Fluvanna Correctional Center for Women

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Fluvanna Correctional Center for Women
LocationRoute 250 West
Troy, Virginia 22974
Coordinates37°59′4.8″N 78°16′12.1″W / 37.984667°N 78.270028°W / 37.984667; -78.270028
StatusOperational
Security classLevel 3[1]
Capacity1,200[2]
Population1,199 (as of June 2008)
OpenedApril 1998
Managed byVirginia Department of Corrections
WardenEric Aldridge [1]

Fluvanna Correctional Center for Women is a prison operated by the Virginia Department of Corrections. It has a Troy postal address, and is in unincorporated Fluvanna County,[3] about 55 miles (89 km) northwest of Richmond. The security level 3 facility housed 1,199 female inmates as of June 2008,[1] including formerly housing the women's death row for the Commonwealth of Virginia.[4]

History[edit]

Future site in Fluvanna County, just to the south of U.S. Route 250 in 1994, four years before the prison was opened.

Fluvanna County became a candidate for a new women's prison after the Board of Supervisors of Bedford County rejected a 1992 proposal by the Virginia Department of Corrections for a new 600-inmate facility in Lynchburg, Virginia that would have created between 250 and 300 jobs.[5] Construction began on 30 acres (12 ha) in Fluvanna along U.S. Route 250 in January 1996, with initial plans to open by August 1997.[2]

Completed at a cost of $53.1 million,[6] the correctional center was opened in April 1998,[7] starting with about 800 prisoners.[6] The facility is the second in the state dedicated to housing only female inmates, after the Virginia Correctional Center for Women in Goochland.[7] The new prison was designed to accommodate 1,200 inmates and incorporated a 78,000 sq ft (7,200 m2) medical facility on site to minimize the risk of escape. The perimeter was secured by electronic fences and patrols.[2]

In December 1998, warden Patti Leigh Huffman refused to enforce a state order that banned cosmetics from the female prison population. The Virginia Department of Corrections was concerned about drugs being smuggled in makeup containers, but the prison was already equipped for detection of such contraband. Huffman stated, "If a woman wants to use cosmetics to make her feel better, then that's important.... Self-esteem is a core factor of every program at Fluvanna."[8]

Investigations[edit]

In 1999, the American Civil Liberties Union investigated growing reports of sexual misconduct by the male prison staff upon the inmates. The corrections department stated that it would not consider any relationship between guards and inmates consensual under any circumstances.[9] In June 2009, state senator Frank Ruff requested that the department investigate allegations that the correctional center denied access to religious services and profiled lesbian inmates for segregation.[10]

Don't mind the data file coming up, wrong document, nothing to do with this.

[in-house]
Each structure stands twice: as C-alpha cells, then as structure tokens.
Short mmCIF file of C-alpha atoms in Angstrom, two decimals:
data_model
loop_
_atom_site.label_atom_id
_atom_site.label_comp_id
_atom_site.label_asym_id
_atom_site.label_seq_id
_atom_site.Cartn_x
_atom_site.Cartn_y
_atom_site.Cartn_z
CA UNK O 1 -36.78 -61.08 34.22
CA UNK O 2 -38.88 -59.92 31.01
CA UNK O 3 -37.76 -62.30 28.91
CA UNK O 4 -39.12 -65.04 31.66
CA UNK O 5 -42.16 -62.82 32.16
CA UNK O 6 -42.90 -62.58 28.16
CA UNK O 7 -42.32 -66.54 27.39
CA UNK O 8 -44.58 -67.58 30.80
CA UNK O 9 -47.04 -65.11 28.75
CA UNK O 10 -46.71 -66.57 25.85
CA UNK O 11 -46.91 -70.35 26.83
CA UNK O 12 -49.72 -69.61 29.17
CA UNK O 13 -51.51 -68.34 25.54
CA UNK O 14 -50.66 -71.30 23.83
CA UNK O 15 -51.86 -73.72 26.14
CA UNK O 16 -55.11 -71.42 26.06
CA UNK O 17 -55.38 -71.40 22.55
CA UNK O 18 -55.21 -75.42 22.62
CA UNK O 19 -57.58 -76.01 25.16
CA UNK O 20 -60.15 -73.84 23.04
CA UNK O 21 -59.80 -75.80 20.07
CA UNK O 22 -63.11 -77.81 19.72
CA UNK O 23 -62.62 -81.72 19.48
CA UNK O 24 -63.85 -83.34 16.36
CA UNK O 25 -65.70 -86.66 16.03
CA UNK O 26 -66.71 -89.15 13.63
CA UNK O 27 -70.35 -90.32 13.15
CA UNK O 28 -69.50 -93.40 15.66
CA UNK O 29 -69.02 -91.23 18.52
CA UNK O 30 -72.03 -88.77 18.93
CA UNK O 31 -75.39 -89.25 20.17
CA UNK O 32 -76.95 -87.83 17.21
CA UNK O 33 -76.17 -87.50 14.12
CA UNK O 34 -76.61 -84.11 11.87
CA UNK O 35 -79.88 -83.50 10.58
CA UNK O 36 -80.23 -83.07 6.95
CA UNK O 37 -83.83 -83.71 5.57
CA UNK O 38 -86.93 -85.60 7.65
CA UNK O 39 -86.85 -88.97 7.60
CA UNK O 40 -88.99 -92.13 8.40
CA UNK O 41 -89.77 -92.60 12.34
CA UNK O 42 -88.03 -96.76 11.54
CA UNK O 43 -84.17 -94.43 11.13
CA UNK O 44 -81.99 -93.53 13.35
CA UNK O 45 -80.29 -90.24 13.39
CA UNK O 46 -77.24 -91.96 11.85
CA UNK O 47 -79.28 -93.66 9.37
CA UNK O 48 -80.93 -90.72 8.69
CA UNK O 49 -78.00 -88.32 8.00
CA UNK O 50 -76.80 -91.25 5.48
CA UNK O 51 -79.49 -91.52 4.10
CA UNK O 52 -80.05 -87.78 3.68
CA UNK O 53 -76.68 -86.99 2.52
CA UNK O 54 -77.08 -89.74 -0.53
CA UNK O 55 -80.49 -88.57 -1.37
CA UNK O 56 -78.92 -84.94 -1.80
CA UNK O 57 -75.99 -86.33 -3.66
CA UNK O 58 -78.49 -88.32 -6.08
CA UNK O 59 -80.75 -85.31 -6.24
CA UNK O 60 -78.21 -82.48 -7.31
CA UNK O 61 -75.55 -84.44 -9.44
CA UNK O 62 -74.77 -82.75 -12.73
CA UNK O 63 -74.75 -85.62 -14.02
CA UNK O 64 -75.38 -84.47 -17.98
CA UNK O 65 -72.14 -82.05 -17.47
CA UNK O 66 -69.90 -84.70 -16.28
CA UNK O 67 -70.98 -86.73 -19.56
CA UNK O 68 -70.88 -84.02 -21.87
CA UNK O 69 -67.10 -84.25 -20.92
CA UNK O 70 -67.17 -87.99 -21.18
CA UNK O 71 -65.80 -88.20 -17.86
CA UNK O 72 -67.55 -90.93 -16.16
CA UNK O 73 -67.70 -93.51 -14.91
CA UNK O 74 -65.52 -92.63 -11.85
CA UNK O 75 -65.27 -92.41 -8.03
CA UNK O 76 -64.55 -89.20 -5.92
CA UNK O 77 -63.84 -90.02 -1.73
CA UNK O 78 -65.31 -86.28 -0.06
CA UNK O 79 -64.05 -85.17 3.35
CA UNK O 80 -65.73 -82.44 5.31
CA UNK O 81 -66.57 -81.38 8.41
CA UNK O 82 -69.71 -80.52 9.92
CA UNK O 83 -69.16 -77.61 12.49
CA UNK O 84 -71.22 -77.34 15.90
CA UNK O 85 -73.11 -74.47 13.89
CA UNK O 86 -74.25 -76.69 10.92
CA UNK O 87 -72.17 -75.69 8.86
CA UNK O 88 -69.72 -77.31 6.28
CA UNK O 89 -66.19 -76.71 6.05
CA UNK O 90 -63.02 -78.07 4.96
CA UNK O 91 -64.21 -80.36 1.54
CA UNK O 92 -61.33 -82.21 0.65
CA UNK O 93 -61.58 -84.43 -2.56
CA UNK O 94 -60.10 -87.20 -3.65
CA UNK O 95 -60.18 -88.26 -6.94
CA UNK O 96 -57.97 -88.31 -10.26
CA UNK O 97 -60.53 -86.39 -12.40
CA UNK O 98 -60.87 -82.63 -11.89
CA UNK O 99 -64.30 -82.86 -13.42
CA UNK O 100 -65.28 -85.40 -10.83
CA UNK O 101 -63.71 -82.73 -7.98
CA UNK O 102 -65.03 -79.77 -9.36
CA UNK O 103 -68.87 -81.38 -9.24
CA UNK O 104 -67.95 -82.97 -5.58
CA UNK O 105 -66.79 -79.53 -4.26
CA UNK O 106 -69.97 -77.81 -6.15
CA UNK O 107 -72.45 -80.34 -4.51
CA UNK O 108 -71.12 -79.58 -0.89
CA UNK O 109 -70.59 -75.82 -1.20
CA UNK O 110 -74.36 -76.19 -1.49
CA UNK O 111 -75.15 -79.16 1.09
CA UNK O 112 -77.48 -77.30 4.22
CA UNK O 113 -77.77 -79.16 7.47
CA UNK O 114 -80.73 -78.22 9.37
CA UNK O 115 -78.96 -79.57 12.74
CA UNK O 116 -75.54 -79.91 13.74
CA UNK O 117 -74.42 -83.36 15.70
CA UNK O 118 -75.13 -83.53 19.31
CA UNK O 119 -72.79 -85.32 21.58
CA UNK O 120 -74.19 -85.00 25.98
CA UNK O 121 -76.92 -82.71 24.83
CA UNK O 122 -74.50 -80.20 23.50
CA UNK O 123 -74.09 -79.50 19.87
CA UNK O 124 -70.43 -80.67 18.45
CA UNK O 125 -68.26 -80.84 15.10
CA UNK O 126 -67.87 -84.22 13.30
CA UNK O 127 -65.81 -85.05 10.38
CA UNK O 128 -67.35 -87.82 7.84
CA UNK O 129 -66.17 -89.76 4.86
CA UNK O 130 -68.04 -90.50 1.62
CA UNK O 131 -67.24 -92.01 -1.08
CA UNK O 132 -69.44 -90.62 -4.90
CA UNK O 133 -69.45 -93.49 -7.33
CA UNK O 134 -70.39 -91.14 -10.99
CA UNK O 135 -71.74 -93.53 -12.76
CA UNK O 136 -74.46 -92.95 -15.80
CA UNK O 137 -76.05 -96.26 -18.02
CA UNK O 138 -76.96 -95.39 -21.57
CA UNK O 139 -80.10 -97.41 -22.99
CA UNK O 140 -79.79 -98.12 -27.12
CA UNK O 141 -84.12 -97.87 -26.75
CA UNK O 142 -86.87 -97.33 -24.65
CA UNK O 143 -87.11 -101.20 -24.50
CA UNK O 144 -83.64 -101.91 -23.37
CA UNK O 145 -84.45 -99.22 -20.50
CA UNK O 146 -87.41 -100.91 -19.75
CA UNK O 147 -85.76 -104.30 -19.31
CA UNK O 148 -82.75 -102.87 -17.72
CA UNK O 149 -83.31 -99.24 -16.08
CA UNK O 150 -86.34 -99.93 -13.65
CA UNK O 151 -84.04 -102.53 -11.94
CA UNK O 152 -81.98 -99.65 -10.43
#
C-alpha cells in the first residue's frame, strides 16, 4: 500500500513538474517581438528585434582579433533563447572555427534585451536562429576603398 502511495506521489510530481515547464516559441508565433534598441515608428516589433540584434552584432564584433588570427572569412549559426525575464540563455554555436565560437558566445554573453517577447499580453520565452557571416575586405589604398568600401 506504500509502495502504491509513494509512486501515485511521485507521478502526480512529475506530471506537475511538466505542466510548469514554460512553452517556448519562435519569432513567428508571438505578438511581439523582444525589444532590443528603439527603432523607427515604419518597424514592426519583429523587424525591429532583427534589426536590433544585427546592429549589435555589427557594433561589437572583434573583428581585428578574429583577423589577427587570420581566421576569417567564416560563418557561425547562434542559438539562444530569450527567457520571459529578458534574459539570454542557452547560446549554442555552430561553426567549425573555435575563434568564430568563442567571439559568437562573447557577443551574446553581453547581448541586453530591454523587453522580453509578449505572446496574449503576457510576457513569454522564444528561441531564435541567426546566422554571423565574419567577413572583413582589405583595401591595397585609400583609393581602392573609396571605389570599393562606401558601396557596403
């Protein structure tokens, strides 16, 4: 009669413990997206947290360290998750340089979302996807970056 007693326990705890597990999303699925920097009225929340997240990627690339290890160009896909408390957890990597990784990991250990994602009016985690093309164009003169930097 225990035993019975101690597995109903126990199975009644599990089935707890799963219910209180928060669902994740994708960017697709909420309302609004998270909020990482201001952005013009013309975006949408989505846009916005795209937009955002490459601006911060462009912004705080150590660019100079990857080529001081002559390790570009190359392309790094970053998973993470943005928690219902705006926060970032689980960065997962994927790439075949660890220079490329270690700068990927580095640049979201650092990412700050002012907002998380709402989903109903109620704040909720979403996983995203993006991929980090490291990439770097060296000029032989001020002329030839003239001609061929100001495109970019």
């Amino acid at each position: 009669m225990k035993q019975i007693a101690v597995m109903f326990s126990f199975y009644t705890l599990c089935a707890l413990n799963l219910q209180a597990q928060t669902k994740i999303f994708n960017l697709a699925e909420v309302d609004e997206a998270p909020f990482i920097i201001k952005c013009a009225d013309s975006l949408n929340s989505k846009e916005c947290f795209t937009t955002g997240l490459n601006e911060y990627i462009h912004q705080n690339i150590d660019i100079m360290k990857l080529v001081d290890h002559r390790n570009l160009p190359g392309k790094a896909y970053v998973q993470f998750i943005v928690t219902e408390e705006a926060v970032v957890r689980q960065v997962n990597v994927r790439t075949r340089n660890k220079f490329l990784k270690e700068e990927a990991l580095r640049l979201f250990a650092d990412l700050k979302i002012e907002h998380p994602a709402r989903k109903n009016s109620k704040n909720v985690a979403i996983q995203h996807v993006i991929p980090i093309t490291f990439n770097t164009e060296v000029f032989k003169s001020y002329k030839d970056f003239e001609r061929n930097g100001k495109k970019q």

Death Row[edit]

Though the facility housed the death row for Virginia's female inmates prior to its abolition in 2021, executions by lethal injection were conducted at Greensville Correctional Center near Jarratt, Virginia, located to the south of Richmond.[4] Teresa Lewis, the only woman held in Fluvanna's death row,[11] was executed on September 23, 2010.[12]

Notable inmates[edit]

Inmate Number Status Description
Teresa Lewis[13] 321094[14] Executed September 23, 2010[12] Capital murder
Elizabeth Haysom[15] 1122838 Released November 23, 2019[16] Accessory to murder before the fact
Clara Jane Schwartz 1130725

See also[edit]

References[edit]

  1. ^ a b c "Fluvanna Correctional Center for Women". Virginia Department of Corrections. Archived from the original on July 30, 2012. Retrieved November 26, 2010.
  2. ^ a b c "Fluvanna prison is just for women". The Free Lance-Star. Associated Press. March 17, 1997. p. A1. Retrieved November 29, 2010.
  3. ^ "2020 CENSUS - CENSUS BLOCK MAP: Fluvanna County, VA" (PDF). U.S. Census Bureau. Retrieved 2022-08-14. Fluvanna Correctional Center for Women
  4. ^ a b "Virginia Death Row / Execution Facts". WTTG. November 10, 2009. Retrieved August 22, 2010.
  5. ^ "Lynchburg, Bedford debate prison site". The Free Lance-Star. Associated Press. June 30, 1992. p. C3. Retrieved November 29, 2010.
  6. ^ a b Green, Frank (December 11, 1998). "Corrections officials challenge ban on cosmetics for inmates". Richmond Times-Dispatch. p. B5. Retrieved November 28, 2010.
  7. ^ a b Moyer, Laura (April 10, 1998). "A prison built for women". The Free Lance-Star. p. B1. Retrieved November 28, 2010.
  8. ^ "Warden fights lipstick ban for prisoners". The Free Lance-Star. Associated Press. December 11, 1998. p. A1. Retrieved November 28, 2010.
  9. ^ Baskerville, Bill (October 11, 1999). "Prison sex allegations increasing". The Free Lance-Star. p. A1. Retrieved November 28, 2010.
  10. ^ Potter, Dena (December 29, 2009). "Warden of Largest VA Women's Prison Retiring". WHSV. Associated Press. Archived from the original on September 27, 2011. Retrieved November 28, 2010.
  11. ^ Baskerville, Bill (June 8, 2004). "Only woman on Virginia Death Row says sentence unfair". The Tuscaloosa News. Retrieved November 28, 2010.
  12. ^ a b "Teresa Lewis Put to Death". WHSV. Associated Press. September 23, 2010. Retrieved September 24, 2010.
  13. ^ Harris, Donna (September 3, 2010). "Emotions Rise Over Pending Execution of Teresa Lewis". WSET. Archived from the original on March 8, 2012. Retrieved September 24, 2010.
  14. ^ "Teresa Wilson Bean Lewis #1227". Clark County Prosecuting Attorney's Office. September 2010. Retrieved November 28, 2010.
  15. ^ Conley, Jay (April 3, 2005). "Haysom murders, 20 years ago today: blood sweat and convictions". The Roanoke Times. Archived from the original on 2005-06-22.
  16. ^ Beck&Noak, Rick&Luisa (December 17, 2019). "Why some Germans applauded the return of a man convicted of a 1985 double murder in Virginia". The Washington Post. Retrieved March 14, 2020.

External links[edit]